Deforestation now driven by profit, not poverty

Deforestation now driven by profit, not poverty

Creato 26 Settembre 2012 00:07

The  main drivers of deforestation worldwide are no longer subsistence-level farmers  trying to put food on their tables. The deforestation is now mostly driven by  large transnational corporations, converting massive tracts of land for  industrial agriculture. Government development schemes promoting the clearing of  vast tracts of land as part of efforts to help millions of poor farmers put food  on their own tables marked the past deforestation. Now, people from rural  communities are increasingly relocating to cities, pushed by globalization, and  forest and land are more and more managed by transnational industrial groups.  The governments, to grab new development opportunities, sponsor large-scale  infrastructure projects like roads, dams and power plants, as highlighted by a  number of CIFOR studies. 

A large portion of forests today are being cleared by the world’s biggest  corporations, which control a larger and larger share of the market. Nearly half  of all global production, according to a WWF study, comes from just 100 companies.
“We know  that commercial drivers of deforestation are now more important than some  decades back. In part, that is simply because over this period national and  international trade have become more important in all our lives, including in  the lives of poor smallholders at the agricultural frontier,” said Sven Wunder,  a principal CIFOR scientist. “This trend is increasingly driven by  profit rather than poverty and by regional or international markets rather than  local needs,” he said.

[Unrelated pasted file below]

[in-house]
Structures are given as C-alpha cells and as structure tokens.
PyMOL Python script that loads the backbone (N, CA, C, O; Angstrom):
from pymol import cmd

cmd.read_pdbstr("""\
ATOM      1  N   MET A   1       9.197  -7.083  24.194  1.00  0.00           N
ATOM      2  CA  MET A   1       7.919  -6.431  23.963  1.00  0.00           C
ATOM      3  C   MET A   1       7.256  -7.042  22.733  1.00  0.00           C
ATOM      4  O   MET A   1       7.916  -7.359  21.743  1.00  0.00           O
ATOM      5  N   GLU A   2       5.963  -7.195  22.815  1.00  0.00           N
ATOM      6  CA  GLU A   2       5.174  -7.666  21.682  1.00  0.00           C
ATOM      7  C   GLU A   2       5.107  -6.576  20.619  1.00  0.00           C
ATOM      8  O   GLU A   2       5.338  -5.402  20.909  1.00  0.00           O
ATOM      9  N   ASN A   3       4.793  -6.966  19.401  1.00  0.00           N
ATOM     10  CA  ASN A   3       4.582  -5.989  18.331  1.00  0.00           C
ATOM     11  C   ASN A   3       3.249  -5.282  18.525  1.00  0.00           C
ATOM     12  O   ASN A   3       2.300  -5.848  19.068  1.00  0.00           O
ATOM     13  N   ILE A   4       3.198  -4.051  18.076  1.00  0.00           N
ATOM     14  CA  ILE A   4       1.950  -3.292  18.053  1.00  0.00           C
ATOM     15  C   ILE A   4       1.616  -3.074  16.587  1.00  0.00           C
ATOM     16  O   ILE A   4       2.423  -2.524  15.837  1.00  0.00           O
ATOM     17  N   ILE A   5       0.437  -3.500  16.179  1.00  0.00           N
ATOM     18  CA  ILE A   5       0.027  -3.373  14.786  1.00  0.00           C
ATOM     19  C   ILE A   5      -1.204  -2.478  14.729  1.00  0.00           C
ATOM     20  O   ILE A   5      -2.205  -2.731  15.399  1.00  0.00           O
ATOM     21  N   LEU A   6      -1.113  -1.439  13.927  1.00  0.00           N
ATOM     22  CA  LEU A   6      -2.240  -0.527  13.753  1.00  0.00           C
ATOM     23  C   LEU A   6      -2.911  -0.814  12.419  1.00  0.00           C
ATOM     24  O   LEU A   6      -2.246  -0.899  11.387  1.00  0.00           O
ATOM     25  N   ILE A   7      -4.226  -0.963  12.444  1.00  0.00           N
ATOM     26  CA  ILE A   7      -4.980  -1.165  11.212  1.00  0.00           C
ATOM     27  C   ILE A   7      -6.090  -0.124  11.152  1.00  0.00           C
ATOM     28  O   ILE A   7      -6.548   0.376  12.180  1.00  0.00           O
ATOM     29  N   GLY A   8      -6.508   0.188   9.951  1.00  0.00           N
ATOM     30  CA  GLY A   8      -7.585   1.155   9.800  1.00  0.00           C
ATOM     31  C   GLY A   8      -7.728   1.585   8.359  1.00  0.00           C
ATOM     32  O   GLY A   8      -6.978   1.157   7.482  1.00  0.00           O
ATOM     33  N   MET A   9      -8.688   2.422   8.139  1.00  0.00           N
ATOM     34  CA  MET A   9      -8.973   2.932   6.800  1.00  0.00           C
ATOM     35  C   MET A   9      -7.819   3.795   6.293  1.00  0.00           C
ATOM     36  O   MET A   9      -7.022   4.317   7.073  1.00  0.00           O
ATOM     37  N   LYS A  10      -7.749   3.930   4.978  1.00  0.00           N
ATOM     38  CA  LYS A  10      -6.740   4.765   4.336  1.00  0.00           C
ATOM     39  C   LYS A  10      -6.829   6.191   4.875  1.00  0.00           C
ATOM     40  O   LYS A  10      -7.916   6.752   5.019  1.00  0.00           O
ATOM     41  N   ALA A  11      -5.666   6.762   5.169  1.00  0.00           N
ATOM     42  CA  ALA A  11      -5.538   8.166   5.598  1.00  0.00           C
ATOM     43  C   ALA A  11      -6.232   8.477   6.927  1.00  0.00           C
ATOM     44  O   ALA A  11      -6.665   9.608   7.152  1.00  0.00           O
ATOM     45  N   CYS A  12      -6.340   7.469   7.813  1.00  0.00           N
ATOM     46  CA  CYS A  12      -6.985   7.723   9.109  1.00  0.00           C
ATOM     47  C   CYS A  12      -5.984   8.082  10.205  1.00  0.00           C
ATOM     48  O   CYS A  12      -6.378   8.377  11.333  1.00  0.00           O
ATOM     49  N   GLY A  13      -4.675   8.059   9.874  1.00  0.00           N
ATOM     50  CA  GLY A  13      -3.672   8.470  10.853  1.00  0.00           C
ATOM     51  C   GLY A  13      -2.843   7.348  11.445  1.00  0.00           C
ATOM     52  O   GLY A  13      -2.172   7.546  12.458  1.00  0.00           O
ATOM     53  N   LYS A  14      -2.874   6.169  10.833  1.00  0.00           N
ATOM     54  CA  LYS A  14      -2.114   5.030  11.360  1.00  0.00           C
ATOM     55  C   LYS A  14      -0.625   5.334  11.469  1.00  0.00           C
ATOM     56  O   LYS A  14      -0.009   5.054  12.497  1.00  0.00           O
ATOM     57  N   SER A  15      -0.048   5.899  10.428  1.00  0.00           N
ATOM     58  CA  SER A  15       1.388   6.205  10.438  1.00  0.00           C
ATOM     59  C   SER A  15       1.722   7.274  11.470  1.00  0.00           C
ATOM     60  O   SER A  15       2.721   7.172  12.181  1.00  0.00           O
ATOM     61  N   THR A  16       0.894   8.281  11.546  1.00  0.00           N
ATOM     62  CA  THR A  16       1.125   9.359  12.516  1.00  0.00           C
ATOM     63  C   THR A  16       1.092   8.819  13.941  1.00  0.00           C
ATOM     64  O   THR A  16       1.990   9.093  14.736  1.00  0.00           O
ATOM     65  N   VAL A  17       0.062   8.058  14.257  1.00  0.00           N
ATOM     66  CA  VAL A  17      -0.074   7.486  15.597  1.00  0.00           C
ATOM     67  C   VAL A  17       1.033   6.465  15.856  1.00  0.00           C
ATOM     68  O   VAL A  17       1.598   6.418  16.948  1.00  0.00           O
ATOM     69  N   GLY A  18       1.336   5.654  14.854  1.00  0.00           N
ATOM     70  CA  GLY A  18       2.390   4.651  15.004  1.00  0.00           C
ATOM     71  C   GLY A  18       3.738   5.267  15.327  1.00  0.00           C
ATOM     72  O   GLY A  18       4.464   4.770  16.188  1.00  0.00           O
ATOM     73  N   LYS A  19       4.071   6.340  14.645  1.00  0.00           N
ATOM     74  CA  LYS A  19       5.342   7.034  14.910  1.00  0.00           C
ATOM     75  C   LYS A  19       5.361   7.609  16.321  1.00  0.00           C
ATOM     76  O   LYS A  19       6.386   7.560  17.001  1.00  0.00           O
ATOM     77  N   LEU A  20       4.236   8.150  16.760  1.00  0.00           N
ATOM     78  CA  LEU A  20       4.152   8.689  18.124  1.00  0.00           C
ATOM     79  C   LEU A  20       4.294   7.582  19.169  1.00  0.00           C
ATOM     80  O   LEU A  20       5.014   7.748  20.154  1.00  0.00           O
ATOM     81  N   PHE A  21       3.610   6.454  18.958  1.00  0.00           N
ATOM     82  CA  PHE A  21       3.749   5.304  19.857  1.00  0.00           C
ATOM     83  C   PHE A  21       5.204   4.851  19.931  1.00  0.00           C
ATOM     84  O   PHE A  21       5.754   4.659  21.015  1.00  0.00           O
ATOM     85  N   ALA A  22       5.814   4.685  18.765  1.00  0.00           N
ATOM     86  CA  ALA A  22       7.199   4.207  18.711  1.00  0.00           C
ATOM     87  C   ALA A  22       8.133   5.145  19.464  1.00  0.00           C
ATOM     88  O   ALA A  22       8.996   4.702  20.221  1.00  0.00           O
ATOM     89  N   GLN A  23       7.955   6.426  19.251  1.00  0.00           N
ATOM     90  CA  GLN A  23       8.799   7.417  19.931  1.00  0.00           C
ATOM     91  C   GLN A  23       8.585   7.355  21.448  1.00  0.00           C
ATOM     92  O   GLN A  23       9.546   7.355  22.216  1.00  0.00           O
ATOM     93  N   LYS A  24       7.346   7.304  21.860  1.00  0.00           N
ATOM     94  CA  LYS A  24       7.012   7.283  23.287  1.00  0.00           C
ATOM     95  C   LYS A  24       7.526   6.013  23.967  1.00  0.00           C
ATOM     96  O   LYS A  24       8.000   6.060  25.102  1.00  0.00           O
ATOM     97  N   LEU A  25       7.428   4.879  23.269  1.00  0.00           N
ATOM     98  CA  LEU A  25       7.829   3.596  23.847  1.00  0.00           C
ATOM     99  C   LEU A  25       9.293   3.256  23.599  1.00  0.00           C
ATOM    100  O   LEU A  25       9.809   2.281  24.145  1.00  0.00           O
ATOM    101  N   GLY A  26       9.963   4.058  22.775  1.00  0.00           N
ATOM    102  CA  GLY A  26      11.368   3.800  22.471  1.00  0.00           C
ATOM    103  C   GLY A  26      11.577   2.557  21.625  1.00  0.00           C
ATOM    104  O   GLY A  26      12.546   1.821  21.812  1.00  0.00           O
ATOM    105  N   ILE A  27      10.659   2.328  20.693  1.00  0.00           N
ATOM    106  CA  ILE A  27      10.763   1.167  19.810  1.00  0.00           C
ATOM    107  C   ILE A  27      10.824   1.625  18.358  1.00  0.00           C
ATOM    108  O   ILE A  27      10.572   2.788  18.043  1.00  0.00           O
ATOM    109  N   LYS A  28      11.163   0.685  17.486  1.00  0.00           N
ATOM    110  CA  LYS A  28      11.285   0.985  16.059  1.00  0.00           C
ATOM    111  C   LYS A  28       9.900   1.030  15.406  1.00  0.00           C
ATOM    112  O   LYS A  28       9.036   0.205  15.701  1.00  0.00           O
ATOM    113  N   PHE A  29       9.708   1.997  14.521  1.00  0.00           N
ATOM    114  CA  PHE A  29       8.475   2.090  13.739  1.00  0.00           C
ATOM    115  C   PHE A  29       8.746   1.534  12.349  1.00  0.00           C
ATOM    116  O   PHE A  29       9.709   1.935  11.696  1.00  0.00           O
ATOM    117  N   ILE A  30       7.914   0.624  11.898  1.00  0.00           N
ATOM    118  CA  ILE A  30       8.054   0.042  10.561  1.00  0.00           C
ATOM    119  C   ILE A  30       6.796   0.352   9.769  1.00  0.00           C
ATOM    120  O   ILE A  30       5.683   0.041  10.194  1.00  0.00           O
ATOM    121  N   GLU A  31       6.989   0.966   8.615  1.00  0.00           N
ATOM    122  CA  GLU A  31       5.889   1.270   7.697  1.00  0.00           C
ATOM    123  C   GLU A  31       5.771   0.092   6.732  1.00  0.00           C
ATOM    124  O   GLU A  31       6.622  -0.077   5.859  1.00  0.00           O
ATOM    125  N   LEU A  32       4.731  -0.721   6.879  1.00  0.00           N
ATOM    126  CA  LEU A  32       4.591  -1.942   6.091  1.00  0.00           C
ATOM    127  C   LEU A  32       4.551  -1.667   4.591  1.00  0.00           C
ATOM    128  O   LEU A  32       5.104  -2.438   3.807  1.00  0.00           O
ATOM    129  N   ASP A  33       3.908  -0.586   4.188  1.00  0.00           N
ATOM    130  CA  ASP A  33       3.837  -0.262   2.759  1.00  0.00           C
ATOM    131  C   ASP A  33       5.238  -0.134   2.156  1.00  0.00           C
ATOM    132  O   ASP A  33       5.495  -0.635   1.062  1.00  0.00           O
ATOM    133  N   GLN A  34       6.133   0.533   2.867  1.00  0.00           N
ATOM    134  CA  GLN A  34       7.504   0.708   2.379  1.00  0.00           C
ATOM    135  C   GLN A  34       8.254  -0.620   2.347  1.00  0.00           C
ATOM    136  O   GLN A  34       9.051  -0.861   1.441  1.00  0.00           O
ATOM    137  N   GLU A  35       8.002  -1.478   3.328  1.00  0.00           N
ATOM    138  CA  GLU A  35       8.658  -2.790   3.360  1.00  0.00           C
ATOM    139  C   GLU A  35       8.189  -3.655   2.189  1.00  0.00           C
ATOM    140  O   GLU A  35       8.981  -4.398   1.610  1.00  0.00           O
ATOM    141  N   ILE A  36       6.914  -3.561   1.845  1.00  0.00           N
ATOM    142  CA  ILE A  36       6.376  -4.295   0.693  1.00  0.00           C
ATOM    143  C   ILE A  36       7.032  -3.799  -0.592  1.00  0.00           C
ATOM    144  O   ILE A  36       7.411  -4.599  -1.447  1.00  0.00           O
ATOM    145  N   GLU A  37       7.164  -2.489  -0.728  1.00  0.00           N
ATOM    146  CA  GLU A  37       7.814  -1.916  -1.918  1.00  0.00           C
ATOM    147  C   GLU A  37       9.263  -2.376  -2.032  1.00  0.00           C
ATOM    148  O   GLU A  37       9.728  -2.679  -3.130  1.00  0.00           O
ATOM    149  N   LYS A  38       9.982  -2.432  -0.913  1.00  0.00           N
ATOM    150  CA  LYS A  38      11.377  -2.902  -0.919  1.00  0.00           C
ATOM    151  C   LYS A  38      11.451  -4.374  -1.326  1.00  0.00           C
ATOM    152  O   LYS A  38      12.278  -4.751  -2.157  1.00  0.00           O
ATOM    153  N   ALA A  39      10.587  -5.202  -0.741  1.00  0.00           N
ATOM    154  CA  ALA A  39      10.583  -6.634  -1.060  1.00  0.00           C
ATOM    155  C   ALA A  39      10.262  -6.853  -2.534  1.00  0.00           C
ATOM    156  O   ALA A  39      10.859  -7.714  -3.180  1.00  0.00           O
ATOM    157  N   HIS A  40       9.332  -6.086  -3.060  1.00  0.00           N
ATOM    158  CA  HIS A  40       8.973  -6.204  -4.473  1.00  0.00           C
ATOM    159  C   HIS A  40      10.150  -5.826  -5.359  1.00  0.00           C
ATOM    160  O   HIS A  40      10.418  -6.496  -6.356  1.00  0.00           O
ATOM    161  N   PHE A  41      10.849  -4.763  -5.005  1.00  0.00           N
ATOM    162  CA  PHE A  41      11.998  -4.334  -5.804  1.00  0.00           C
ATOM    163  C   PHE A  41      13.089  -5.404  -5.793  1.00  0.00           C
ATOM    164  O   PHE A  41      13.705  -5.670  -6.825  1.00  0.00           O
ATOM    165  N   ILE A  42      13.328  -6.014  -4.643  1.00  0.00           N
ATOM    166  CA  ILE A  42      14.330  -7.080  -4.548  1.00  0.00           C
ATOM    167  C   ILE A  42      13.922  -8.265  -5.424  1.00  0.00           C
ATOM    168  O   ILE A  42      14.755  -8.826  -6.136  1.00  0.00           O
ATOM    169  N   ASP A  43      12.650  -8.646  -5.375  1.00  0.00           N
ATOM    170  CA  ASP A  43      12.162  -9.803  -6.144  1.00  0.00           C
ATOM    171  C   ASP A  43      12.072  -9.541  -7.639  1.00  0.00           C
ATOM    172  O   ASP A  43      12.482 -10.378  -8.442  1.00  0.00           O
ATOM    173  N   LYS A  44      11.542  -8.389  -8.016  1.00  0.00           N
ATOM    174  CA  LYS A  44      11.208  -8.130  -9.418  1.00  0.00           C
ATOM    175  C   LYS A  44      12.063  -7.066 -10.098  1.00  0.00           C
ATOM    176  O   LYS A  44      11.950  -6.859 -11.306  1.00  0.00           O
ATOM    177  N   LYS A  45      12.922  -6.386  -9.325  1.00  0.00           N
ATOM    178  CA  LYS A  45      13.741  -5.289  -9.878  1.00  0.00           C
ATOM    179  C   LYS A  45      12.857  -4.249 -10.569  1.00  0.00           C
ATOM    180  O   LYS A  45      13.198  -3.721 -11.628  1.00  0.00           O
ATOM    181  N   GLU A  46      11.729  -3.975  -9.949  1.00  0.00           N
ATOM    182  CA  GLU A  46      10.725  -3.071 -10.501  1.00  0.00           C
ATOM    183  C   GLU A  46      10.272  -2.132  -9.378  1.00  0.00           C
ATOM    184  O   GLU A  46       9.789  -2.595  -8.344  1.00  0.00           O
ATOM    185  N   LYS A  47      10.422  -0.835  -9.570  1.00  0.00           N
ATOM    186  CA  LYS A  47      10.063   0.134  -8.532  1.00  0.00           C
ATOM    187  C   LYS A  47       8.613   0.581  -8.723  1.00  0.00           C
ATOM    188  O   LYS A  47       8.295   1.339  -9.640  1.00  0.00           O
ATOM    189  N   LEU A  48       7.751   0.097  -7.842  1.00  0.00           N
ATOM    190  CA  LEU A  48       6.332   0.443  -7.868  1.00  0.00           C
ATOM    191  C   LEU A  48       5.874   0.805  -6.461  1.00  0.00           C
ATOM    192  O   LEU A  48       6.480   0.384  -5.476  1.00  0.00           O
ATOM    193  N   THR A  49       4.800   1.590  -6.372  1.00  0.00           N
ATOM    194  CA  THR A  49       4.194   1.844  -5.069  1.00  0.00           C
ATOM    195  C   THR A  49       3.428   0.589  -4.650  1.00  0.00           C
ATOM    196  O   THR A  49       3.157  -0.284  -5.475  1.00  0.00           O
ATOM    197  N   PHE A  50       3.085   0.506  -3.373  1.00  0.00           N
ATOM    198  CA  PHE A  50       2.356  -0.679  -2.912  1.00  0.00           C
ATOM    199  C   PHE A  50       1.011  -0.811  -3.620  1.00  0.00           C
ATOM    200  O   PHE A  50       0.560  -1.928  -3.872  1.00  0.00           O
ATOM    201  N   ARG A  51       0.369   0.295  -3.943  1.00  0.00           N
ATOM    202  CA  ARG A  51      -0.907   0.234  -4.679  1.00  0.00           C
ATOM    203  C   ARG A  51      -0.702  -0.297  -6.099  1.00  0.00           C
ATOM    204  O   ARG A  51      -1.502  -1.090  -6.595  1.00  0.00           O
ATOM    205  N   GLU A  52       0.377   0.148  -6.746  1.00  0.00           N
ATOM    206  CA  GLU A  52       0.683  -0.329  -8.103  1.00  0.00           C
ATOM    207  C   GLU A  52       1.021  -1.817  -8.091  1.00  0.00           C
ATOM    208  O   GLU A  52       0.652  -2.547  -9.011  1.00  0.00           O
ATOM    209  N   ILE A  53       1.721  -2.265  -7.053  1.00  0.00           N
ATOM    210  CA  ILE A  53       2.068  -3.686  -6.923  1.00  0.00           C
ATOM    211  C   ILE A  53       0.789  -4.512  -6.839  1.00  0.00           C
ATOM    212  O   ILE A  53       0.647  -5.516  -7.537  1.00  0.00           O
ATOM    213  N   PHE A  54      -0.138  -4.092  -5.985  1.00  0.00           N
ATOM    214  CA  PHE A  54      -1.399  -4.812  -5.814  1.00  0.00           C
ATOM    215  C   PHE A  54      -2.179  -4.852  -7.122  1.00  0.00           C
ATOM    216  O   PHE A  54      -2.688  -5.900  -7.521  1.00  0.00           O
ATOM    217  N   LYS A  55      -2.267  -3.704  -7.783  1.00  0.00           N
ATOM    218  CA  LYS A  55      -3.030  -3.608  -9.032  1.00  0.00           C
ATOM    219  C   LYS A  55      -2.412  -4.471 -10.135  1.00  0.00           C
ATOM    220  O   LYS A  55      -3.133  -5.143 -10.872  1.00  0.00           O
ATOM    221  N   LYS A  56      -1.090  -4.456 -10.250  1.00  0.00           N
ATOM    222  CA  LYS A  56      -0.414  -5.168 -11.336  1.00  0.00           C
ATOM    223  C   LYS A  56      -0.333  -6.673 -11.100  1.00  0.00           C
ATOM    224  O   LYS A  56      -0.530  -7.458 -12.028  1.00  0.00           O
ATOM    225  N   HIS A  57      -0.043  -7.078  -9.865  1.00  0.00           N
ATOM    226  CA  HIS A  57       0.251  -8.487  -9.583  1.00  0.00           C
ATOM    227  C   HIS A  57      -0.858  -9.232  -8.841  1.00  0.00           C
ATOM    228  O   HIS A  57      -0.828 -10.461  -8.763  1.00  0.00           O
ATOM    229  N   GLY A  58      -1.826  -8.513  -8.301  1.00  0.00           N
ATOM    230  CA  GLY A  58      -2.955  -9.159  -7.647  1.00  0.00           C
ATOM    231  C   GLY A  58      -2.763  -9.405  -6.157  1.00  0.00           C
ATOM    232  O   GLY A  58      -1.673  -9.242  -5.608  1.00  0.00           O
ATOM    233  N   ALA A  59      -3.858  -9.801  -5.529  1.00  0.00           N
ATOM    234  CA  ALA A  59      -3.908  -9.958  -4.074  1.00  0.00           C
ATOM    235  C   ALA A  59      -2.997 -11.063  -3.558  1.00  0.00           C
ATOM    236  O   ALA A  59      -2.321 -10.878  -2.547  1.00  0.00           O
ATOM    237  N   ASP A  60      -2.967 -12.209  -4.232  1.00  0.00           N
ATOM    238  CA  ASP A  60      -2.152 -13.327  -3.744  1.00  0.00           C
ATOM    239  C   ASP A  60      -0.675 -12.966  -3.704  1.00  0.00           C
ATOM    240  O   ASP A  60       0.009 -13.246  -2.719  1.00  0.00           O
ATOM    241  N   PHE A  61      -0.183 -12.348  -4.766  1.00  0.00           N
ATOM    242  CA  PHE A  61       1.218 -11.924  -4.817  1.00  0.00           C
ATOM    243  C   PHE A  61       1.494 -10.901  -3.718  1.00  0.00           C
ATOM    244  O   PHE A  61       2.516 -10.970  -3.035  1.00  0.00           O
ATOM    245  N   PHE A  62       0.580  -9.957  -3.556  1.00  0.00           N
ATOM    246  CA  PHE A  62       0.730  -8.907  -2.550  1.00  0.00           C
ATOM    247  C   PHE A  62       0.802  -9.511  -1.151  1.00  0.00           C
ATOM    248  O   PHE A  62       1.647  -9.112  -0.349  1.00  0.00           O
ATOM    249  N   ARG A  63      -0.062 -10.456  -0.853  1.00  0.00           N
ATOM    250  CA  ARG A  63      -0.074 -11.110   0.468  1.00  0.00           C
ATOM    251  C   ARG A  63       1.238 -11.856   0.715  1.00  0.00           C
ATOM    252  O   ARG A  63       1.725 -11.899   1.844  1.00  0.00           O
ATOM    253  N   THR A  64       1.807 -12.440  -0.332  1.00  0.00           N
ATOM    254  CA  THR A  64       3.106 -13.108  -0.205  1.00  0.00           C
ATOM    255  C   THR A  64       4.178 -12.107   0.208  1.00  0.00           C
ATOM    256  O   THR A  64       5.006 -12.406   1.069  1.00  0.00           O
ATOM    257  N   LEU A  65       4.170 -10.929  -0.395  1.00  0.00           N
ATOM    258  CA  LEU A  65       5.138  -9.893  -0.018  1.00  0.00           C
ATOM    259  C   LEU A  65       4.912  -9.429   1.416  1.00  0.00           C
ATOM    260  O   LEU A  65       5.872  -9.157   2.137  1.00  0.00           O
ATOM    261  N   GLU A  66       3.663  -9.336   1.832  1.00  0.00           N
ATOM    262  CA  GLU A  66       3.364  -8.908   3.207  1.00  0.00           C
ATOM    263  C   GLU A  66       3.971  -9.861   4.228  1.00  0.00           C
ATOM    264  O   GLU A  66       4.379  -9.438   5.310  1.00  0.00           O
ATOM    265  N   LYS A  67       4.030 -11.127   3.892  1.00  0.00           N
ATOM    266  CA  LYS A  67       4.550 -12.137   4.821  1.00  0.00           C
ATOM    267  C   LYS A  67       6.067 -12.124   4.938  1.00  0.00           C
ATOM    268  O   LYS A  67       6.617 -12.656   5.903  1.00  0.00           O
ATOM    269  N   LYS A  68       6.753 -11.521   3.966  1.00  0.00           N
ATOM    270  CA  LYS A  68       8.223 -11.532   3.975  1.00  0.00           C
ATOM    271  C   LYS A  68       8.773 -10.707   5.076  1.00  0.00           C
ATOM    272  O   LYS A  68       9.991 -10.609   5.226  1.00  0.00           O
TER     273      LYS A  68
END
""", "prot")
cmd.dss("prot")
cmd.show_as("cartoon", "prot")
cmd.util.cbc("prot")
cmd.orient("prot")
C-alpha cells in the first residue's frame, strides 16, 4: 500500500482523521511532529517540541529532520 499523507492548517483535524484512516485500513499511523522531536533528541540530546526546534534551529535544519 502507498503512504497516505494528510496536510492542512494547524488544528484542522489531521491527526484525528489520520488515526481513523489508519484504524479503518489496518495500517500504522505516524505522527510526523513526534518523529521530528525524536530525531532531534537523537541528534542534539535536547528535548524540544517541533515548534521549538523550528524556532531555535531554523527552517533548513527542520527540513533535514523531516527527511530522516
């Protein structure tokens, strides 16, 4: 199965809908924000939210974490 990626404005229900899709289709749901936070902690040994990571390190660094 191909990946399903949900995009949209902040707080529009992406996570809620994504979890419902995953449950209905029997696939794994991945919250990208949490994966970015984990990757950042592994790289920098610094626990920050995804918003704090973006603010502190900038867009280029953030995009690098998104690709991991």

According to some analysts, this development  offers a rare opportunity for conservation. Big corporations such as  McDonalds, Mattel Inc, Nestlé, Monsanto, and others are sensitive to campaigns  by environmentalists that could harm their brand name.
At the same time,  these groups developed highly sophisticated communications strategies, often  ending up into “green washing” — misrepresenting the environmental qualities of  their products, a common strategy used by those under fire.
According to  other however, the picture is less positive. Big corporation can rely on  technologies which allow them to profitably exploit virtually all the forest, no  matter how much remote they are. They also can easily influence the policy  making in many developing countries and in many cases corporate budget exceeds  those of entire states. By using corruption or political pressure, they can  easily plain waste concession areas, avoid fines and even legalize illegal  practices.
Furthermore, as Western consumer markets decline, big  offenders may eventually become harder to influence. The emerging markets react  in different way to the environmental issue. Consumers are mostly concentrated  in the growing urban middle class, much more worried by the serious pollution in  the megalopolis they live in, than by the deforestation in remote rural areas.  Transnational corporations know this and use it more and more in its  communication strategy. This is there reason why it is difficult for the  environmental organizations to influence the (bad) forest practices by Asia Pulp & Paper (APP), a paper giant selling mostly in China, South-east Asia and  Middle East, areas where deforestation in Indonesia is not perceived among the  major issues.

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